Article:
L'Age d'Or may be the better film and it's much closer to the rest of Bunuel's body of work. It starts with a group of guerillas who are nearly dead tramping up a hill to kill some priests, then moves on to the founding of Rome, and, hence, the founding of Western Civilization by bourgeoisie who arrive in boats. One particular bourgeoisie, the main character--who may be a foil for Bunuel himself--played by Gaston Modot, is seen cavorting in the mud with a pretty young flapper, apparently trying to rape her. The founders come over and arrest him, but he breaks free from them long enough to kick a poodle. He's led away by two detectives, and keeps having sexual thoughts and memories of the girl as he is led past advertising signs for leggings and hair products (Fuentes rightly notes that this might be the earliest on film critique of consumer society.)

After that, Gaston produces a note from the International Goodwill Society that claims he's an ambassador and breaks into an uppercrust party where the girl is staying, while the groundskeeper (perhaps in reference to the story of Abraham and Issac) shoots his son for slapping something out of his hand.

The man flirts with the flapper (played by Lya Lys) by humiliating some of the guests and then they sneak away into a hedged garden, where, after playing some S&M games by biting each others hands, she fellates the toe of a statue of Caesar while a small orchestra plays Wagner. The conductor wanders away from the Orchestra and into their presence, where Lya promptly starts making out with him. Meanwhile, the man has returned to her bedroom and ripped her pillows apart with a plow. After he throws everything he can find out the window, including a burning pine tree, a cow, a priest, and a paper-mache giraffe, the film cuts to Jesus and several other men leaving a De Sade-type orgy in a castle and to a final shot of women's scalps nailed to the cross.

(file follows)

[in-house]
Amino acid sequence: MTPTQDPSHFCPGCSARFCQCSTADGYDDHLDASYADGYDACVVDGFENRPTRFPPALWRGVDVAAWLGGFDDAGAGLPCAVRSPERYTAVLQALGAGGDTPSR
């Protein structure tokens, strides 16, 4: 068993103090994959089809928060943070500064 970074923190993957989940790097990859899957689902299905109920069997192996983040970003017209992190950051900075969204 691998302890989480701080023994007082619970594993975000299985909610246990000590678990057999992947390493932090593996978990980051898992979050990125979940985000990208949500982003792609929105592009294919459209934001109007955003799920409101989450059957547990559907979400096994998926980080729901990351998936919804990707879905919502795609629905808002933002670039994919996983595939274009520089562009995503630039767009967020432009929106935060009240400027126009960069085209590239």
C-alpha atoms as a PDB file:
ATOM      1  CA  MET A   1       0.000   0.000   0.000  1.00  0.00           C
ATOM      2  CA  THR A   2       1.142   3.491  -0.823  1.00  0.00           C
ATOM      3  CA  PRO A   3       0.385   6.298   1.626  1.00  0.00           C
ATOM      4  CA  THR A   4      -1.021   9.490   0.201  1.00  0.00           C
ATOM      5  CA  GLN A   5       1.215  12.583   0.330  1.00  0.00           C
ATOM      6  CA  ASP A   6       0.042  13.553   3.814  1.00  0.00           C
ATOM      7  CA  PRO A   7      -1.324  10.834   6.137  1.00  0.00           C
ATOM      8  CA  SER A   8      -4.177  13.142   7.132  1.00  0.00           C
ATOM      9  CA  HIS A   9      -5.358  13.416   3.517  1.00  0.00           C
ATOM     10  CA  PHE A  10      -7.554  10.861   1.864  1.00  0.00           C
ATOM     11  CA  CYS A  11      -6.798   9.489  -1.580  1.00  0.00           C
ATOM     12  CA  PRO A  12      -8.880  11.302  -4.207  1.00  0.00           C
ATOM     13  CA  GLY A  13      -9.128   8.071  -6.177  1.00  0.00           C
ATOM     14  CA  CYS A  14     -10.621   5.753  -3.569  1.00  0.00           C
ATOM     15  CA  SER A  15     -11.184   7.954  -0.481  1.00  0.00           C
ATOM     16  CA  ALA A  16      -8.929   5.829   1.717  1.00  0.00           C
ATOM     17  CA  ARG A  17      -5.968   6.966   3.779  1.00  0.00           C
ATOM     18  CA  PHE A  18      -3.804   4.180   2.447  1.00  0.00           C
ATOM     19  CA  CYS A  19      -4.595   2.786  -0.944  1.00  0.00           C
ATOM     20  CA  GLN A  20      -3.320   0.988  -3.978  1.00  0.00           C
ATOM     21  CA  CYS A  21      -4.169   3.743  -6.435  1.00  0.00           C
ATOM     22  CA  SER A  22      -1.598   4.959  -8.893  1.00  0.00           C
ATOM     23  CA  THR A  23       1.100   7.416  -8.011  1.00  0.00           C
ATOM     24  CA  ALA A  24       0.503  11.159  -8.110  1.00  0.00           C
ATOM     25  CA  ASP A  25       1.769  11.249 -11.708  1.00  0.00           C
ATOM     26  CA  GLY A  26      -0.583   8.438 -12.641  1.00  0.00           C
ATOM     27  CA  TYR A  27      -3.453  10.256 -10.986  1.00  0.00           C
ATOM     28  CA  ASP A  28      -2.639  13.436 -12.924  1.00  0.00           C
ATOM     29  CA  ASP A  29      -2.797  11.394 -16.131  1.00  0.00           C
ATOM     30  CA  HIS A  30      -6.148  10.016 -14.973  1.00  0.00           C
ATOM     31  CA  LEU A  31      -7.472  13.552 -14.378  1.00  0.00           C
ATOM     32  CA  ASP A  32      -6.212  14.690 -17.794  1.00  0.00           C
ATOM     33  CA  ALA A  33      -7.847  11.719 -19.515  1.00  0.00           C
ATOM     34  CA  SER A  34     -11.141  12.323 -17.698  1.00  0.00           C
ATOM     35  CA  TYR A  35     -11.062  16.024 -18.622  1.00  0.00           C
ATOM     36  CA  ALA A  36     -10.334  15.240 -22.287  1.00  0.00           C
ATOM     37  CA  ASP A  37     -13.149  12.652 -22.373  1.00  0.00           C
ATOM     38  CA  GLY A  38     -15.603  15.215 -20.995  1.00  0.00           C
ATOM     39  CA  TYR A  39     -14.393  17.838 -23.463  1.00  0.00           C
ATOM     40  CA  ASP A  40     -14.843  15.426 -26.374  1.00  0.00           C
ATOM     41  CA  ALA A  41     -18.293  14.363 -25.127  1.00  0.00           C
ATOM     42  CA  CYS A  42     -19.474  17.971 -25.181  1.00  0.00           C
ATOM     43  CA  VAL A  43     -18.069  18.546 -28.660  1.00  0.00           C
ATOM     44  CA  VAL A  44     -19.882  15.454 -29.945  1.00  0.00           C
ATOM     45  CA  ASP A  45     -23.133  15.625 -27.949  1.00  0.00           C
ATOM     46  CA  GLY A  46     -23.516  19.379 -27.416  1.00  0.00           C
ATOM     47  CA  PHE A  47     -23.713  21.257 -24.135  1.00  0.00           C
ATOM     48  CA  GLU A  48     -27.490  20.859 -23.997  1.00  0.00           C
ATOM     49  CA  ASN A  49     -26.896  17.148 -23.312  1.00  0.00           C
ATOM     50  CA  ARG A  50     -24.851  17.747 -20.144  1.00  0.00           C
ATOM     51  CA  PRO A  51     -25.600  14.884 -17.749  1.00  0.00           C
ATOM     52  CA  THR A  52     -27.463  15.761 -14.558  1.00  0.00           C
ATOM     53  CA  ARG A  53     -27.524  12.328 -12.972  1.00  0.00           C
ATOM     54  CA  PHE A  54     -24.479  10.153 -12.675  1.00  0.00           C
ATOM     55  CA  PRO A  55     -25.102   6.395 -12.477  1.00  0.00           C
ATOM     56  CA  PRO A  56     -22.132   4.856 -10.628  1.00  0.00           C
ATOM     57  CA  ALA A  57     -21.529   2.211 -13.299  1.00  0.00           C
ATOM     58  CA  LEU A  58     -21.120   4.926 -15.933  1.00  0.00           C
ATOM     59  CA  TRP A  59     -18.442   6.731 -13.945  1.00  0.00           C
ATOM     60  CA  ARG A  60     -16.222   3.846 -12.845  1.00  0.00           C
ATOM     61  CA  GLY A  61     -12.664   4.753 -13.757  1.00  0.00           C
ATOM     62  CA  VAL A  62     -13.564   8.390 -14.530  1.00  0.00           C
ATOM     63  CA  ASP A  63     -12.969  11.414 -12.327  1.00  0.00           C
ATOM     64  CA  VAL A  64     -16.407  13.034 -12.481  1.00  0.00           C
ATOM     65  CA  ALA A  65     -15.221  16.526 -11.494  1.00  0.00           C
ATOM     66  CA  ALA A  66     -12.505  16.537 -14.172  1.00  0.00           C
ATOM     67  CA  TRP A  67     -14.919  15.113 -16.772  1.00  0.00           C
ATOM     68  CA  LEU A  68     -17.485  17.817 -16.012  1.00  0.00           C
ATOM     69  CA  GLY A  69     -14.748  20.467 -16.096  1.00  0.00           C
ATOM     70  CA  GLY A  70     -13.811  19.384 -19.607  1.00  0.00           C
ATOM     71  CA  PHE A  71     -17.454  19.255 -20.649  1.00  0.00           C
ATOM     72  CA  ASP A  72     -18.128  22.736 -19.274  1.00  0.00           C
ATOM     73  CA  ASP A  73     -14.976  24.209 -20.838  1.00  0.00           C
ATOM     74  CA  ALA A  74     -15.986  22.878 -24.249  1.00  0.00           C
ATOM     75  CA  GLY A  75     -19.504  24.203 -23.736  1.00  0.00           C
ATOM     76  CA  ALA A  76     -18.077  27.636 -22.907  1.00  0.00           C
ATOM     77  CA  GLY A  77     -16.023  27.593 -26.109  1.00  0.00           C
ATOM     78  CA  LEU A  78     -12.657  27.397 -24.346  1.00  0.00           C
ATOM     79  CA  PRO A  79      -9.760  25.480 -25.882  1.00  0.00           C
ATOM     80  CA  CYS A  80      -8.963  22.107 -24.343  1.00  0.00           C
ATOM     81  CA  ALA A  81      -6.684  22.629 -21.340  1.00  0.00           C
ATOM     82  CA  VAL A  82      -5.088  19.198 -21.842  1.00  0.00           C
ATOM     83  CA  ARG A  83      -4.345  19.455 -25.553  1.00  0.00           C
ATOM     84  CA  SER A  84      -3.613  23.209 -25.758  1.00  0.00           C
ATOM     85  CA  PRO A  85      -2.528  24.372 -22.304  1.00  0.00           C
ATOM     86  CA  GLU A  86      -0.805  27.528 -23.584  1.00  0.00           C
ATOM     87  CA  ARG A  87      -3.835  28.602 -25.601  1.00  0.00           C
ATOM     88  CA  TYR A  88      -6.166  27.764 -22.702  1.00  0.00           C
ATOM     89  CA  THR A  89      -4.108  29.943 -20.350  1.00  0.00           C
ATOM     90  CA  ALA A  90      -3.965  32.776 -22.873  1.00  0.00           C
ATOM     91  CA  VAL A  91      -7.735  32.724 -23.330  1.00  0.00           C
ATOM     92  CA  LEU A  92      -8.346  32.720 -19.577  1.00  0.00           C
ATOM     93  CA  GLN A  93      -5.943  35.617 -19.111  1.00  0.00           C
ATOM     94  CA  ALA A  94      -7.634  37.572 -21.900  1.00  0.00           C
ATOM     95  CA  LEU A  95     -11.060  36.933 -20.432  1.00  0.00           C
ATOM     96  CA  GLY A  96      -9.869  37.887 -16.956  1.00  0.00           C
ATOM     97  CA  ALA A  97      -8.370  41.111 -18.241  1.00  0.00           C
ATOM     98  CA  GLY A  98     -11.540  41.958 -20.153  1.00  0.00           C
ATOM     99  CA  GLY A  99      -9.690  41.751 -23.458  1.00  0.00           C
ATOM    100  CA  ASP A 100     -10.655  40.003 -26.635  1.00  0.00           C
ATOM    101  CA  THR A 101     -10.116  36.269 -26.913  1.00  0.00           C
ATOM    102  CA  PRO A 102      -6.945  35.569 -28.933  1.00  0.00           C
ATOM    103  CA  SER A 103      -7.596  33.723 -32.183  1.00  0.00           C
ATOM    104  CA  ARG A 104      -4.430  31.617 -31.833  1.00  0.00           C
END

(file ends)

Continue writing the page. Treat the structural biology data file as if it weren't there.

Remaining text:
All of this is characteristic of Bunuel, and L'Age d'Or is Bunuel at his wildest and most irreverent. It is an early sound film--some sequences are only accompanied by music, there is little actual dialogue or diegetic sound, and intertitles are still used--but, at an hour's length, it is hardly painful to watch. There is even a bizarre sequence with scorpions attacking each other and killing a rat.

The film is a riot for modern viewers, who will probably not be as shocked and offended as those who actually rioted in 1930, and I personally enjoy it a lot as both a retrospective commentary on what was considered extremely inappropriate in the 30s and as a startling example of free associational, off-the-cuff filmmaking. Even this early, the power and inventiveness of Bunuel's images is startling, although there are some points where it's obvious he has yet to really master the finer points of filmmaking.